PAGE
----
Siegmund II

746660I was back at the Four Seasons Centre last night to have another look at the COC’s Die Walküre.  The big news, which I heard pretty much as soon as I arrived, was that cover Issachah Savage would be singing Siegmund in place of an indisposed Clifton Forbis.  This time, unlike last Saturday when he also sang, this was very much a last minute call.  The reviews and the word on the street, and from my companion for the evening who had seen him in Seattle when he won the International Wagner Competition last year had been very positive so I was very interested to hear him.  Clearly word had got out about his Saturday performance because when the announcement was made in the hall there was a curious ambiguous noise not at all like the collective sigh that usually greets such news.

To be brief, he lived up to expectations.  He has a genuine young dramatic tenor voice.  There’s no hint of baritonality but rather a clearness and sweetness of tone that is pure tenor.  He’s not short on power either and really rang out when required to be dramatic like in the “Walse, walse” passage.  It’s going to be very interesting to see how he develops over the next few years.

As for second thoughts on the production, I enjoyed it more than I did on opening night.  I still think Act 1 is too dark and static but the flashback scene, acted under red lights upstage, is quite effective,  Act 2 looked better from the Third Ring than it did from lower down.  Without the foreshortening effect of being prettty much at stage level it opens up a bit and what is going on is easier to decipher.  I could actually see what was happening with Wotan and his mysterious spade this time around.  I’d still describe the production as serviceable rather than enlightening though.  The singing was, across the board, extremely fine again and Christine Goerke is worth the price of admission.  The orchestra once more shone and I was confirmed in my growing opinion that in Johannes Debus we have an emerging Wagnerian of real stature.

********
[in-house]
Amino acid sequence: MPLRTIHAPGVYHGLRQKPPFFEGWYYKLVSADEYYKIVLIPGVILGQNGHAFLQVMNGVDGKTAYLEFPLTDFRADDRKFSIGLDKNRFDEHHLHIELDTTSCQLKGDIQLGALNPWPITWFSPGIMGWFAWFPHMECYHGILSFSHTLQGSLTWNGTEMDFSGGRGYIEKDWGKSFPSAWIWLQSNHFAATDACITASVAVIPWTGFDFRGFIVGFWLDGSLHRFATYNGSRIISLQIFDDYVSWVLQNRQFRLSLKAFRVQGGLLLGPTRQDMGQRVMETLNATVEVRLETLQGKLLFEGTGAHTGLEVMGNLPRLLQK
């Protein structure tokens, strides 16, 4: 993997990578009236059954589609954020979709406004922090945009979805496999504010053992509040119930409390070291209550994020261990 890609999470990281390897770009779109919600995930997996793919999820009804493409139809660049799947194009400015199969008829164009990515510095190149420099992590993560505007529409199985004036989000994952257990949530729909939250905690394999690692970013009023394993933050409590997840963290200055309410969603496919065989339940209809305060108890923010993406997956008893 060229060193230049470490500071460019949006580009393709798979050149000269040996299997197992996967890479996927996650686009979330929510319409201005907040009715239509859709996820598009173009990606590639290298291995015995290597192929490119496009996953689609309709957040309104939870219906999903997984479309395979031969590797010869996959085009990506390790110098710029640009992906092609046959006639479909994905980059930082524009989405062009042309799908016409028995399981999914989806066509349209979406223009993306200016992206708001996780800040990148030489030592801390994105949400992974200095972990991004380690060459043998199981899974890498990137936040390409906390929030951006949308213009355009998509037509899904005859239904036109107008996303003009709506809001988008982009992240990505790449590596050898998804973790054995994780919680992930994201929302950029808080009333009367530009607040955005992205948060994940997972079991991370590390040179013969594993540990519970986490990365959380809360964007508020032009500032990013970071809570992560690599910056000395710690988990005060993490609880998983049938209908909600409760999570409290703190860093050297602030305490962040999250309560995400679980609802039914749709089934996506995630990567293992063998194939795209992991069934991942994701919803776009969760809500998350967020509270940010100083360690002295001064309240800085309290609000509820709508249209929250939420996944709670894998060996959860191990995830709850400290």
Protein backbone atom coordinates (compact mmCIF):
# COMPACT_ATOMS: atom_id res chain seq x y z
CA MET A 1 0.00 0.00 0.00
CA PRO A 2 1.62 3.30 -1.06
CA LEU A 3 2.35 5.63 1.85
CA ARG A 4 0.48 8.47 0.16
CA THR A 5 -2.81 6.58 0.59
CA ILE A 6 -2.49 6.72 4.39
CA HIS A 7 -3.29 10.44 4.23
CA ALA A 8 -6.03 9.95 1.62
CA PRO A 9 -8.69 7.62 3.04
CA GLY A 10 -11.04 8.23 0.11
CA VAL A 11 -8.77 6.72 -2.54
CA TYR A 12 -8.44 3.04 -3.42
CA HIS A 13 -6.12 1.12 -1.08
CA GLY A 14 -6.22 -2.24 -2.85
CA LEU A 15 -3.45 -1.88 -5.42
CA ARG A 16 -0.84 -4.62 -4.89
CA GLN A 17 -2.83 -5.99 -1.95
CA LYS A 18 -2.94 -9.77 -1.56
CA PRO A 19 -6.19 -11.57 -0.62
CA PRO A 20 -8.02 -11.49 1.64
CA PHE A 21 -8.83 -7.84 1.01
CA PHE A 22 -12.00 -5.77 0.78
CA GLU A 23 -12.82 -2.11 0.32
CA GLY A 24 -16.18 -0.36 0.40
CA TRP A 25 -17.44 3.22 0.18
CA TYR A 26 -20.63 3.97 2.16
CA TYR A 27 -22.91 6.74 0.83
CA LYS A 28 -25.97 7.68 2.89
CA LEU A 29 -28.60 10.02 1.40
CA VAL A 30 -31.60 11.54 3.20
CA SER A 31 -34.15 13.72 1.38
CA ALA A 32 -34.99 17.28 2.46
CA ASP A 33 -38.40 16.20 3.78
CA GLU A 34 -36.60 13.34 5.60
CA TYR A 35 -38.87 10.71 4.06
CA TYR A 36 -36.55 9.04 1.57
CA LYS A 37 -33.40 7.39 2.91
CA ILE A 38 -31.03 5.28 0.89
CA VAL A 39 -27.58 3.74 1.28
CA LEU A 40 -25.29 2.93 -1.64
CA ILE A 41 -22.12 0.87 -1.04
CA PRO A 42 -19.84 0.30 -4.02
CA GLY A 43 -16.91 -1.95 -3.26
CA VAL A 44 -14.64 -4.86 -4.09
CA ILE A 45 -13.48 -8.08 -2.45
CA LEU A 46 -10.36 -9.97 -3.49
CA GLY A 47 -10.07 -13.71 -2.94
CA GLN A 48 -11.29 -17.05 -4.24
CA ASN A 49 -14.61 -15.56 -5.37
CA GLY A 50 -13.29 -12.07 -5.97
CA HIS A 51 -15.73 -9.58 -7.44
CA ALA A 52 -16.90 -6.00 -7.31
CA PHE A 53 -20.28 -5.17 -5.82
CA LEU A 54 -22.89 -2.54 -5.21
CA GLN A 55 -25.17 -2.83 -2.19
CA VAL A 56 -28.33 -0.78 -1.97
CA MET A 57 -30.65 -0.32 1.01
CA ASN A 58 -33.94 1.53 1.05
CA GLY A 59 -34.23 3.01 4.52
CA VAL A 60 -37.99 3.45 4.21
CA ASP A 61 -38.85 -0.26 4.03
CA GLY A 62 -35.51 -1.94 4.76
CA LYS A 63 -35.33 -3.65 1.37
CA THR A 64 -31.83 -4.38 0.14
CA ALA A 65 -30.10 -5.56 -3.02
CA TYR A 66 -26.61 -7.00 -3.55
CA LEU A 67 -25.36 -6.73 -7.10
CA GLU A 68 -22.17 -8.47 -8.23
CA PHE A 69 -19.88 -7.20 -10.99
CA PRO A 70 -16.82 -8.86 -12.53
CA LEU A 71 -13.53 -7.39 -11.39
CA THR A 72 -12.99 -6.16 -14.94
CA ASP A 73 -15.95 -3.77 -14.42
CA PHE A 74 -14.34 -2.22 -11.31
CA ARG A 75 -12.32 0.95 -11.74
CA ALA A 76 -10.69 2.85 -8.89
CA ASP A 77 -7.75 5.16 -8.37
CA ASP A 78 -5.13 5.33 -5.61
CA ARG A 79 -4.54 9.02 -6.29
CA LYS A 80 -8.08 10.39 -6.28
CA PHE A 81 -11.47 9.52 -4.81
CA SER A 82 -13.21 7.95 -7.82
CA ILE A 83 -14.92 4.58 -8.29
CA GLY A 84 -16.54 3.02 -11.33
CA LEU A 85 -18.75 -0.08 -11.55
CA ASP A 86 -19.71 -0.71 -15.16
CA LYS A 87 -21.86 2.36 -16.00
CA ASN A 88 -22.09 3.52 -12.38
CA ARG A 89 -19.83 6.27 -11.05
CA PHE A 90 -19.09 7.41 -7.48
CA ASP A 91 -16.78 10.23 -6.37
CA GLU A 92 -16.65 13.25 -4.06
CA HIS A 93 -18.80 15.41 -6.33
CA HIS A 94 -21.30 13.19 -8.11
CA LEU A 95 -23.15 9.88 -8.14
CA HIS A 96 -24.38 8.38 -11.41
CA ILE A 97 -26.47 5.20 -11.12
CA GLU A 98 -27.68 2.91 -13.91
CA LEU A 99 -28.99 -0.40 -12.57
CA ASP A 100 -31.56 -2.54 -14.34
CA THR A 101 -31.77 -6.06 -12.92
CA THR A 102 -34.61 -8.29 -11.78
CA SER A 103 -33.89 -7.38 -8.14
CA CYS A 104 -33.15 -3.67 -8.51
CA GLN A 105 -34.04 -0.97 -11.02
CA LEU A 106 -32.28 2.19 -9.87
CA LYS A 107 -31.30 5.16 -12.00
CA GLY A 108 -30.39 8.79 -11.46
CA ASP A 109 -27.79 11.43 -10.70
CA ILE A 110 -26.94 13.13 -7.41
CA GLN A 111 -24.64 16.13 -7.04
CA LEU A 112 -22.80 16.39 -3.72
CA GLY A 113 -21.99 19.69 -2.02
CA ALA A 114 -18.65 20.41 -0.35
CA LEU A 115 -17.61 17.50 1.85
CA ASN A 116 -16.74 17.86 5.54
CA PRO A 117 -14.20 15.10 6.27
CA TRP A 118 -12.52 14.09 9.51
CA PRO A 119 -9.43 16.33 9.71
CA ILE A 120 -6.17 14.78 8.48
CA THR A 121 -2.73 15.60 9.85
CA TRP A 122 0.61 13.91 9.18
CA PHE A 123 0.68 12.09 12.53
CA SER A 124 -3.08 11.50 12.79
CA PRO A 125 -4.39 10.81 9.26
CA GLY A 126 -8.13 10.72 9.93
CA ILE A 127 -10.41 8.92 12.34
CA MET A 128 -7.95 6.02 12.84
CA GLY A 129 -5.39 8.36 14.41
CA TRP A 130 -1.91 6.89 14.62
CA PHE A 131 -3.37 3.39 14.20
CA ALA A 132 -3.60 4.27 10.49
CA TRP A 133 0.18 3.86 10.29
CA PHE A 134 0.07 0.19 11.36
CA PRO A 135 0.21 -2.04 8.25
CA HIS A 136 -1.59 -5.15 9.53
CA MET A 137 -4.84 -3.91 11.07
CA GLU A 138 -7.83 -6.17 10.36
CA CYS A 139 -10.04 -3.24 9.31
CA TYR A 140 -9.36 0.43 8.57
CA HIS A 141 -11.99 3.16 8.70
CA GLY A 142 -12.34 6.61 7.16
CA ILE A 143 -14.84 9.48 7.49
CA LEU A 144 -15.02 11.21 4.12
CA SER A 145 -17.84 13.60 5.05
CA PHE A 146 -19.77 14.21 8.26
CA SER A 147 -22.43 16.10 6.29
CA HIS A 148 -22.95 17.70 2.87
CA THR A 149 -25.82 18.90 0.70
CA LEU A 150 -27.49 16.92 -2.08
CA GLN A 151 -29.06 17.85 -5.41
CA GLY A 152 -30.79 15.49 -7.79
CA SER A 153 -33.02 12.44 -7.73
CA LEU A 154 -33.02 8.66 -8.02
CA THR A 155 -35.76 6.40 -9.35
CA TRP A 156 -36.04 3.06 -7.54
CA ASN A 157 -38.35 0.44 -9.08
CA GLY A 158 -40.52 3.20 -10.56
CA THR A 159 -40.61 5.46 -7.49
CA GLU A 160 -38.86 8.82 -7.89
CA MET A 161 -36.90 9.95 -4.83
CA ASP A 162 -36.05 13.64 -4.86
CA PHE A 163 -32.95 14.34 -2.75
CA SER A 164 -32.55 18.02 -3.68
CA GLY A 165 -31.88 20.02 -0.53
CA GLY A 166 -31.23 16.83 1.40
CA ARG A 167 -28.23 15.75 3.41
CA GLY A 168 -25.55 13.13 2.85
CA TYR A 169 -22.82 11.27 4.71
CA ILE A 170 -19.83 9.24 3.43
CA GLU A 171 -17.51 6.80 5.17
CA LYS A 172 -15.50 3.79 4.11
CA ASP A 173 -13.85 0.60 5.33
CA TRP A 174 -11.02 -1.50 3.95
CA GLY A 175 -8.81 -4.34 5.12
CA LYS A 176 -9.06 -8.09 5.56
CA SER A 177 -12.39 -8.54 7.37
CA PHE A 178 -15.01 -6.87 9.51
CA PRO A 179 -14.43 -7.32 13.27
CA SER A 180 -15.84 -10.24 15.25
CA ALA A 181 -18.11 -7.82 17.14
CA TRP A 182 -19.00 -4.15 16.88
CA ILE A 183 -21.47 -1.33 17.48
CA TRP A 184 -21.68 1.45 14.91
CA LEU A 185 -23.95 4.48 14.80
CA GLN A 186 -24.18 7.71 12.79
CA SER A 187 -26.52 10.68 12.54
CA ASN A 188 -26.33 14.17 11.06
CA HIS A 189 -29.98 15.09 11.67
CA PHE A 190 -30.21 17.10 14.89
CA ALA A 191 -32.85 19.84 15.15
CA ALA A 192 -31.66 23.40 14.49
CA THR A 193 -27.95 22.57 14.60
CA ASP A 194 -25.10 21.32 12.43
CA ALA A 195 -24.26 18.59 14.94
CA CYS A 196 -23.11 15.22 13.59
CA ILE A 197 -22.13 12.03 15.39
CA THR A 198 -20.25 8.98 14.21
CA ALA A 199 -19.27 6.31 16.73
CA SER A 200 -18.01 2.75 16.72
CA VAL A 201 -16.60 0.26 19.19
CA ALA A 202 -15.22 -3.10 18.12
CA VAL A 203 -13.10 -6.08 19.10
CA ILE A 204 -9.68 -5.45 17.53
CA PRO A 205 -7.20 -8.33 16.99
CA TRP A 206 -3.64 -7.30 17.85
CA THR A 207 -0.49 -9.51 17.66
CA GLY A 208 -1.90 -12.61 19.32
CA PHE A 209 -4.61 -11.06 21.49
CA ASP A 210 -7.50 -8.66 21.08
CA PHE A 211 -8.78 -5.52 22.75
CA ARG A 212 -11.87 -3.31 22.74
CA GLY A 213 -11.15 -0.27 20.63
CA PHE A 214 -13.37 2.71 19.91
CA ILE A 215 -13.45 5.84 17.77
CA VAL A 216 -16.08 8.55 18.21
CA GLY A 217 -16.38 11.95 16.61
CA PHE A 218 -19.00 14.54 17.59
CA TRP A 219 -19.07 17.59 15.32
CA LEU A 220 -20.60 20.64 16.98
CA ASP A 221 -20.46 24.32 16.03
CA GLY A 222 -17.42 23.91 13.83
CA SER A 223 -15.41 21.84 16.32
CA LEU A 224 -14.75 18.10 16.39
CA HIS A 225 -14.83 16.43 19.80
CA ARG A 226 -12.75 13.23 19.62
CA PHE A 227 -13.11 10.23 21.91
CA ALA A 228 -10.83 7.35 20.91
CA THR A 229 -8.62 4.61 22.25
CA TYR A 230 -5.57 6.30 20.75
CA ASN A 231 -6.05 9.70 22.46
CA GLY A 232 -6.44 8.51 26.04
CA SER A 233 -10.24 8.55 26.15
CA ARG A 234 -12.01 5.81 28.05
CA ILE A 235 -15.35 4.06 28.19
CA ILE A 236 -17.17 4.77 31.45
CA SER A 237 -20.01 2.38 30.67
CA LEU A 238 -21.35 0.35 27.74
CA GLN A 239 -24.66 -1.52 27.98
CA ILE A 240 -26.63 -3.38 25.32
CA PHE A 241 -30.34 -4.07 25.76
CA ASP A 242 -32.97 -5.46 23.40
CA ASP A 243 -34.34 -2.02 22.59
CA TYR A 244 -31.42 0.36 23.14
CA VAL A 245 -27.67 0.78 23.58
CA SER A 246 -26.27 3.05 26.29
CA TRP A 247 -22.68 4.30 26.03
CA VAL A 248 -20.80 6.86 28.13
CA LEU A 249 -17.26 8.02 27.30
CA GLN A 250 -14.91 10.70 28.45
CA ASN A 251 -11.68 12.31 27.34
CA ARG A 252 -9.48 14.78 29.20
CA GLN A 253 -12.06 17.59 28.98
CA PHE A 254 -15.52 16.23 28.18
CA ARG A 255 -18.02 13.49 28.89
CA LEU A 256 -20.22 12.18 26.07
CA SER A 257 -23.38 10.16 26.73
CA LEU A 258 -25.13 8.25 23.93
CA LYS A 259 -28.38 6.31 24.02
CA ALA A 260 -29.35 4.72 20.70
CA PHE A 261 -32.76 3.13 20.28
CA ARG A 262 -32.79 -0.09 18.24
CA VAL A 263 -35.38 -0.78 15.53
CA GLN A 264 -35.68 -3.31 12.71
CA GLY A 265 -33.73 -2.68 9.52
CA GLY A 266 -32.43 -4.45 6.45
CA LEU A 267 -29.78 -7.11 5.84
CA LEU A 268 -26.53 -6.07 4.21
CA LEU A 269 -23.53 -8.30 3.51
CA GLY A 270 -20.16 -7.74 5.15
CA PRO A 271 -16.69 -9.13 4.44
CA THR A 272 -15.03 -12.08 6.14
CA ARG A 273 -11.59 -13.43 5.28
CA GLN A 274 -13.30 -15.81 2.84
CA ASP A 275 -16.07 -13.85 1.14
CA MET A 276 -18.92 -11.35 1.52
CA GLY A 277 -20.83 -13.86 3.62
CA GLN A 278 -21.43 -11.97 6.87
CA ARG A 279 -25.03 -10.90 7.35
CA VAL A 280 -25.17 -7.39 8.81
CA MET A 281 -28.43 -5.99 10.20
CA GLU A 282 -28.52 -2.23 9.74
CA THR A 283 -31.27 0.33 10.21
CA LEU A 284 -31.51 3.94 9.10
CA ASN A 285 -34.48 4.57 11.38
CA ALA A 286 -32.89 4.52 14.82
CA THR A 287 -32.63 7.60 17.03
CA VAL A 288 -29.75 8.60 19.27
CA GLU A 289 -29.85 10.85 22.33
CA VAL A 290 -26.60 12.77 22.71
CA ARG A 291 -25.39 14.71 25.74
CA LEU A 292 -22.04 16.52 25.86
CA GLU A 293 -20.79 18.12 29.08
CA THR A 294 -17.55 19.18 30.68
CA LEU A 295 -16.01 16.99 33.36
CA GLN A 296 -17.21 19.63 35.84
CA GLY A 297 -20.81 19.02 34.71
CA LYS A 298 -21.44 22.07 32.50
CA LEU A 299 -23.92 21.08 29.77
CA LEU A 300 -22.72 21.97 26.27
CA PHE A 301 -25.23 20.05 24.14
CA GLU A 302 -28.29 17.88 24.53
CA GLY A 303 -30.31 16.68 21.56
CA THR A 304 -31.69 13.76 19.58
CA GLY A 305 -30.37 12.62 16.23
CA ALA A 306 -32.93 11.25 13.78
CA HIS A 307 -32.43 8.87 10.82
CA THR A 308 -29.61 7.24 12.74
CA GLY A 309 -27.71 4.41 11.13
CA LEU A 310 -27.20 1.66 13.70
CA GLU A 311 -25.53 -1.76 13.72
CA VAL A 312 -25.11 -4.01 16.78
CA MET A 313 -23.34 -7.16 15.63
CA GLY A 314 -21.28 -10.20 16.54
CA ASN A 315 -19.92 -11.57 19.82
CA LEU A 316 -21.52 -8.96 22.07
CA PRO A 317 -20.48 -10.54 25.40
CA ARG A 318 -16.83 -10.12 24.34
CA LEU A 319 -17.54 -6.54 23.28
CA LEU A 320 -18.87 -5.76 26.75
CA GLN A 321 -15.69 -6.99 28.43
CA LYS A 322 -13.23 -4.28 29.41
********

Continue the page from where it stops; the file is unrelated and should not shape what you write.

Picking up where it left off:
One beef though.  Why does the Canadian Opera Company schedule operas this long in the February slot?  There was an Extreme Cold Warning overnight Thursday/Friday (that means windchill worse than -30C) which can’t be easy on singers and it means the audience gets dumped out in foul temperatures round about the point at which public transport is dropping off to night time service levels.  No wonder a house that was full when the curtain went up was looking a bit spotty when it finally fell.

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